We listen and learn in pretty much every month of the year, but this September AudioFile is focusing our recommendations and posts on the personal growth, business, and inspirational titles that give us useful, accessible advice and help us learn.
September always seems like a great month for optimism, and many of the audiobook titles we love reflect the possibilities of personal change and new ideas and perspectives. Here are some AudioFile staff favorites:
From Editor-in-Chief, Robin Whitten: SMALL IS THE NEW BIG by Seth Godin
I’m a big fan of Seth Godin and usually listen to most of his titles. A title that inspired me —10 years ago—to keep plugging away with the magazine is SMALL IS THE NEW BIG.
Are you an introvert? I found inspiration and insight in these two very different listens: Kathe Mazur’s skillful reading of Susan Cain’s QUIET, and Shonda Rimes’s lively telling of her own YEAR OF YES. My conclusion: Love your shy self…and get out there and dance!
From Associate Editor, Leslie Dillon: THE ART OF PEOPLE by Dave Kerpen
Dave is approachable, entertaining, and informative in this. I laughed out loud as I listened to it on a flight and even tweeted him about it. He tweeted back, proving his points; truly a new HOW TO MAKE FRIENDS AND INFLUENCE PEOPLE.
From AudioFile Reviewer, Miriam Kahn: THE INVISIBLE EMPLOYEE by Adrian Gostick & Chester Elton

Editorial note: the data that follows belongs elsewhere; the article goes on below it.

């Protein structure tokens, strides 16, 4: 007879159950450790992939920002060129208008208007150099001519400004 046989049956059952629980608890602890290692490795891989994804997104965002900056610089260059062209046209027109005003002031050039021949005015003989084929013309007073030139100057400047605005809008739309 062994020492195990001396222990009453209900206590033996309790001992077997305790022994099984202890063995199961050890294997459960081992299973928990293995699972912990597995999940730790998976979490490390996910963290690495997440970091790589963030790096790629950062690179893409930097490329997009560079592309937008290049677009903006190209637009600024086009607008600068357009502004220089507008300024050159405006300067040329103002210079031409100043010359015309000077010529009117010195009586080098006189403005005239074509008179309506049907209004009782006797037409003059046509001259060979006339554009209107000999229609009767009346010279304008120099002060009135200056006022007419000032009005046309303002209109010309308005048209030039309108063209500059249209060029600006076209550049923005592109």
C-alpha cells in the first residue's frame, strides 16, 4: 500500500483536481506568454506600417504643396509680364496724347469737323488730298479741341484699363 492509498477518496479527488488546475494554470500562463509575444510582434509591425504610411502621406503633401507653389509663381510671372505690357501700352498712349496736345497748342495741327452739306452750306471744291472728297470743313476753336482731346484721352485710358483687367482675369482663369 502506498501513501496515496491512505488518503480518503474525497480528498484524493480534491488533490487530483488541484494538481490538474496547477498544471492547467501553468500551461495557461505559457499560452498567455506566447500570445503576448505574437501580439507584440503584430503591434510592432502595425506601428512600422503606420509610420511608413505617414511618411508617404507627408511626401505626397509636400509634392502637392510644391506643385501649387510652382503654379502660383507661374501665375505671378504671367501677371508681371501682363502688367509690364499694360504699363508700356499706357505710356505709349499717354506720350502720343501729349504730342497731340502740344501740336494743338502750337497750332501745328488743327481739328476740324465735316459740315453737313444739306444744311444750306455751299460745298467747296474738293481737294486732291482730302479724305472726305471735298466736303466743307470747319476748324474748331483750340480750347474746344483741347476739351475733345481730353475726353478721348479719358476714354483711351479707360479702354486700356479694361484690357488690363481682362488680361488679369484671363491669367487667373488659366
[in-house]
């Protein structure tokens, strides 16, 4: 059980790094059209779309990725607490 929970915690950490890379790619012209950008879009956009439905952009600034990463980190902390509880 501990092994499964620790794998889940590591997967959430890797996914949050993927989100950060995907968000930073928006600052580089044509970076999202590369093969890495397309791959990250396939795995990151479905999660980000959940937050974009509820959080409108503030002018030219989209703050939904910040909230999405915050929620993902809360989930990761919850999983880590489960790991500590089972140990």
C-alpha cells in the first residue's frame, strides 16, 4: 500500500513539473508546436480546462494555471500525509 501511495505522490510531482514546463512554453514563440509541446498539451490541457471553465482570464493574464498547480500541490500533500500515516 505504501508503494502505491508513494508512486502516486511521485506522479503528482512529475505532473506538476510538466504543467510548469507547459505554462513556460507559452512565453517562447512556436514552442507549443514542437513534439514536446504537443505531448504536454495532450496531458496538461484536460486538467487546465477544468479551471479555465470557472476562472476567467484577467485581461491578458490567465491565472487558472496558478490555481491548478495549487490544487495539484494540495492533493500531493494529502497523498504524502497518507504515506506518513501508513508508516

I listened to and reviewed THE INVISIBLE EMPLOYEE years ago, but it stays with me today. The magic words are “Please” and “Thank You.” That’s all it takes, along with positive feedback. I truly learned that the phrase “no news is good news” is the worst way to manage and work with others.
From Publisher, Michele Cobb: EAT THAT FROG by Brian Tracy
As someone who loves to do the “frog” tasks first, I always liked this one.
From AudioFile Reviewer, Lance Eaton: SMALL BIG: Small Changes That Spark Big Influence by Steve J. Martin, Noah Goldstein & Robert Cialdini
The authors provide great ideas on how to ethically incite change in people, and they ground their ideas in a variety of research.
These are two learning audios I hold in esteem.
In addition to a month-long focus on recommendations, we’ll be launching Self: Choices for Mind, Body, and Soul here on the blog. Contributing Editor Thomas Walken’s “Learning By Ear” column has been a mainstay in our print editions for years, and now it will be available to our blog readers as well. Stay tuned tomorrow for “Making Space to Have a Life.”